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-   -   Wiring lights in new construction (http://www.diychatroom.com/f18/wiring-lights-new-construction-69499/)

Mi Feller 04-20-2010 09:04 PM

Wiring lights in new construction
 
Just getting up to speed for upcoming project. Looks from diagrams like a good way to run from switch to ceiling light is to run the hot (black) and neutral (white) to the light. I understand the mechanics of this. Am I correct that you mark the neutral to show it is hot by wrapping a piece of black tape around it? I assume you would do that at both the light and at the receptacle you are coming out of? If this is correct, would the practice be generally accepted by building departments nationwide? Thanks.

Scuba_Dave 04-20-2010 09:20 PM

Yes - if using the neutral as a switched hot remark it black
Yes this meets code

It should be running from a switch, not an outlet
You still need a neutral for the light to work

jamiedolan 04-20-2010 09:21 PM

Quote:

Originally Posted by Mi Feller (Post 431261)
Am I correct that you mark the neutral to show it is hot by wrapping a piece of black tape around it? I assume you would do that at both the light and at the receptacle you are coming out of? If this is correct, would the practice be generally accepted by building departments nationwide? Thanks.

Tape or sharpie.

You have to ask locally, but yes either is likely fine. Sharpie is permanent, so do that if you want to be sure your okay.

Jamie

jbfan 04-20-2010 09:40 PM

If I read it correctly, you are coming from the switch to the light.
If that is the case, you do not remark the white wire because it is a neutral wire.

jamiedolan 04-20-2010 09:42 PM

Quote:

Originally Posted by jamiedolan (Post 431277)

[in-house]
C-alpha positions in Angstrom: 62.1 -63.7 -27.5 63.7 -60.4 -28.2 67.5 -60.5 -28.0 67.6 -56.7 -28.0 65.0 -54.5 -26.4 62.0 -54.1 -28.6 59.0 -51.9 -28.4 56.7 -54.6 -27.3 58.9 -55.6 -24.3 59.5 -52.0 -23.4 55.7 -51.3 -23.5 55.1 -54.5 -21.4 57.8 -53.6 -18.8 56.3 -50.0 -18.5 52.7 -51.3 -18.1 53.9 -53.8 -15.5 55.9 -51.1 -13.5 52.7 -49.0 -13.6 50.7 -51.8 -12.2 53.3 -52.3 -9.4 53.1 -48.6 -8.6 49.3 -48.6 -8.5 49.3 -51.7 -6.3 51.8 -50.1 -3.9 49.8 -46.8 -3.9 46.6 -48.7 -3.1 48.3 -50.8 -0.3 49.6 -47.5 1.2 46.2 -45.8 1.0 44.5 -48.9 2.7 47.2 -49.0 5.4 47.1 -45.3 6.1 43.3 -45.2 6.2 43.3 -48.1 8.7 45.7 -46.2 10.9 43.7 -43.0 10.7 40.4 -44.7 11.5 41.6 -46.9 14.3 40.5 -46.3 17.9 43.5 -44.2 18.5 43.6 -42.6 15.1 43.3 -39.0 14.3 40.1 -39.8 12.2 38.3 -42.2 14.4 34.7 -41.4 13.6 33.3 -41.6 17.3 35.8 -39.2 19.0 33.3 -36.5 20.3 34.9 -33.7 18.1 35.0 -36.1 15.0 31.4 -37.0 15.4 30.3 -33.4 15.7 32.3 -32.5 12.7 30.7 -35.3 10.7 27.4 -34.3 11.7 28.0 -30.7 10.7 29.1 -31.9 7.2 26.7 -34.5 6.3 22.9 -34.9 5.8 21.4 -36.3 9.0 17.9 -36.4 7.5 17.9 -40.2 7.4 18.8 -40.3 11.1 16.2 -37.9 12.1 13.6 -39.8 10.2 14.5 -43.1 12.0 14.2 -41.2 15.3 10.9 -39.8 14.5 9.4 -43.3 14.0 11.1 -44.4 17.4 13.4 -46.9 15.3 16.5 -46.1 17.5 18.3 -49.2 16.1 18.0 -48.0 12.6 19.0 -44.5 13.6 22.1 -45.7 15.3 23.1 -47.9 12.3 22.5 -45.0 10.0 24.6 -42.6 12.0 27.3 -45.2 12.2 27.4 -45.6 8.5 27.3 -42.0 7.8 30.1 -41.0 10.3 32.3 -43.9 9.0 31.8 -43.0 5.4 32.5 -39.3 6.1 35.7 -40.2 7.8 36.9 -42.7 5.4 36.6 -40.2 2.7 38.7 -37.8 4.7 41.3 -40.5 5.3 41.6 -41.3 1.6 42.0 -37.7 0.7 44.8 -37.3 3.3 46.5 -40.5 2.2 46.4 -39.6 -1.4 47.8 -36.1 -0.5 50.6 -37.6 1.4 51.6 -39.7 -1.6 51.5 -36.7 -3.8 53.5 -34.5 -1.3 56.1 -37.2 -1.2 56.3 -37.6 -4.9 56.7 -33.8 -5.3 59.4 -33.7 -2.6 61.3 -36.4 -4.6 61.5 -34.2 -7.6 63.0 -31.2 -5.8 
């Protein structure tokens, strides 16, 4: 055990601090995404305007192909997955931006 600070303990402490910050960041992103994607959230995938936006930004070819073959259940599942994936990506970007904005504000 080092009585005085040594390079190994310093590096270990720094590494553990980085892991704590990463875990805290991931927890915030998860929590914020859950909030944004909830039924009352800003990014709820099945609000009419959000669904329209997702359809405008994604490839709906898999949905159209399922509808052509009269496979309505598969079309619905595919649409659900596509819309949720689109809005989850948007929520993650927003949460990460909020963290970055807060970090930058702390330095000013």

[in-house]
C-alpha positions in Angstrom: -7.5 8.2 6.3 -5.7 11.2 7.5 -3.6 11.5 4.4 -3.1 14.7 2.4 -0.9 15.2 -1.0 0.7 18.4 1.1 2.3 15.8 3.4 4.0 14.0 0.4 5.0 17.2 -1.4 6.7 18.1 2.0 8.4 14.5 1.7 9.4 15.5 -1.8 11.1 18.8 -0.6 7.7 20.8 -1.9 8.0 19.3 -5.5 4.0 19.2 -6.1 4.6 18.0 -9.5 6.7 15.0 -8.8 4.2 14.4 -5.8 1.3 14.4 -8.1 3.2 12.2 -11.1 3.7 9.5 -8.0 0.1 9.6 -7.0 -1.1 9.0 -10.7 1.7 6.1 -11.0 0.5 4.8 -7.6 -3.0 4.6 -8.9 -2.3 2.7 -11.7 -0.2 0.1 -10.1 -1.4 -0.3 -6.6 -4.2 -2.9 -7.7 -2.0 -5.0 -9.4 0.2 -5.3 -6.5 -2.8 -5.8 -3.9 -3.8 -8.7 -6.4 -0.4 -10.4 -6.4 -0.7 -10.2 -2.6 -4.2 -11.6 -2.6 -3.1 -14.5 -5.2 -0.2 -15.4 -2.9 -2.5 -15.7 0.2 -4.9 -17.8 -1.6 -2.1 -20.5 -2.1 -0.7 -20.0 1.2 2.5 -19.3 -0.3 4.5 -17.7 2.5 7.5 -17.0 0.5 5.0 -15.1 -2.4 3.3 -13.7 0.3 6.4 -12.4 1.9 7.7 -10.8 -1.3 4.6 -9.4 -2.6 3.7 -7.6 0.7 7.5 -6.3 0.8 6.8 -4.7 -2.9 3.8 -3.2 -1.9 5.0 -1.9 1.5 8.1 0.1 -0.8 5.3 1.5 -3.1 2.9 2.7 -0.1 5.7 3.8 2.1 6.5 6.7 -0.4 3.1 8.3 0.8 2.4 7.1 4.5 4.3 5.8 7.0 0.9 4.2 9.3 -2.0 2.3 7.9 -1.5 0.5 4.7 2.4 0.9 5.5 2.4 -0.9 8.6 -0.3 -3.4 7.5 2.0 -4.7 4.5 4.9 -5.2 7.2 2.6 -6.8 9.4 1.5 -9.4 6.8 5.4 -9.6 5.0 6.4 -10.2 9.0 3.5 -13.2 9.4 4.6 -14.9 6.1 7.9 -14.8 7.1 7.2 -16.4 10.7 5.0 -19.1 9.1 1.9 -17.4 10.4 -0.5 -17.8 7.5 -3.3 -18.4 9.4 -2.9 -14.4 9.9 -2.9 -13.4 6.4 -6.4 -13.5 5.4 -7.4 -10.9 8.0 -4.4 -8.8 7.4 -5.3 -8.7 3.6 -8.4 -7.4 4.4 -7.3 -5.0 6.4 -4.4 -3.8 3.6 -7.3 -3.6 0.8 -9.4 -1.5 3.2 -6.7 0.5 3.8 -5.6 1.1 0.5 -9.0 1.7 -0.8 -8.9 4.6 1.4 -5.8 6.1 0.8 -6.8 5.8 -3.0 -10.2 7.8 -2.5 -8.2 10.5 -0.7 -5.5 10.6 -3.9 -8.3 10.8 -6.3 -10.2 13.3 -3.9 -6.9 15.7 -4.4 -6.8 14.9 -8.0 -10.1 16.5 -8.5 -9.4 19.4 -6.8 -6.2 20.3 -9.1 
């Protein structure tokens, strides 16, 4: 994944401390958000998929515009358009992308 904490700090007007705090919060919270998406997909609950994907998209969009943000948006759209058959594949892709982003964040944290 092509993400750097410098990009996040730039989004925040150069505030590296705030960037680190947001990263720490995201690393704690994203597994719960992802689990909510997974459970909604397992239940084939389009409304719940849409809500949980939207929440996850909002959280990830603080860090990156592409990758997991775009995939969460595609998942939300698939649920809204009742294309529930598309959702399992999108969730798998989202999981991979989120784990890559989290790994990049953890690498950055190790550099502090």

Tape or sharpie.

You have to ask locally, but yes either is likely fine. Sharpie is permanent, so do that if you want to be sure your okay.

Jamie

Note: I understood your message to mean you were using it as a switch loop, and both wires were hot, if this is the case, yes, remark. If it is a neutral, then do not remark.

Jamie

DangerMouse 04-20-2010 09:49 PM

I used Sharpie broad tip and it works fine. The inspector I showed my work to today also approved/recommended it.
I prefer not to have old sticky tape to deal with if I ever have to open it up for any reason.... I hate sticky.

DM

Mi Feller 04-20-2010 10:16 PM

You read it correctly
 
My question was unclear but Jamie and others got it right. Switch loop is the concept... Now, on to three way switches! (and thanks to all)

Jim Port 04-20-2010 10:48 PM

In a switch loop the re-marked white must be the feed to the switch. It caanot be the switched hot. NEC 200.7.

AllanJ 04-21-2010 09:58 AM

Technically, you are remarking a white wire for use as a hot wire, not remarking a neutral.

Yes, when you remark a wire, you remark both ends.

Mi Feller 05-14-2010 07:35 AM

Supplying power to 2 switches in same box
 
Wil install two light switches in one box, one for porch light and the other a 3-way for hall light. In my 40 year old house, they supplied power to second switches in same box by running a short jumper wire between hot teminals. This however required them to attach two wires to a single terminal using the same set screw. Is this still allowed? Wondering if they have switches now designed for that purpose so you don't have to double up. Thanks.

Jim Port 05-14-2010 07:48 AM

This was incorrect years ago and is still improper now. The correct way is to add short jumper pigtails off of the hot leg and join with a wire connector. One pigtail will supply power to each switch.

Mi Feller 05-14-2010 07:52 AM

Very interesing and thank you.
 
Much appreciated!

joed 05-14-2010 11:51 AM

They do make switches that will allow this. They are called back wired. The screw has a flat plate under it and clamps the wire. One wire in each side of the screw is permitted.

Chevyman30571 05-14-2010 08:45 PM

As long as the switches can be back wired and not back stabbed you are ok.

Mi Feller 05-16-2010 06:29 PM

Considering 2 types of recessed lights for cathedral ceiling
 
Two fixtures would be in two cathedral ceilings with different pitches and installed about 10 feet apart, with set of steps in between. An adjustable can is over $35, while a non adjustable (IC certified) is under $20. It would accept an adjustable trim shield to deflect light downward. Ceilings are 10" rafters. Adjustable can requires 8-9". The other is smaller taking about 7-8". Question: In terms of ease of installation and functionality would both be equally good choices? (aesthetics not a big concern as these are hall lights) Thanks for thoughts.


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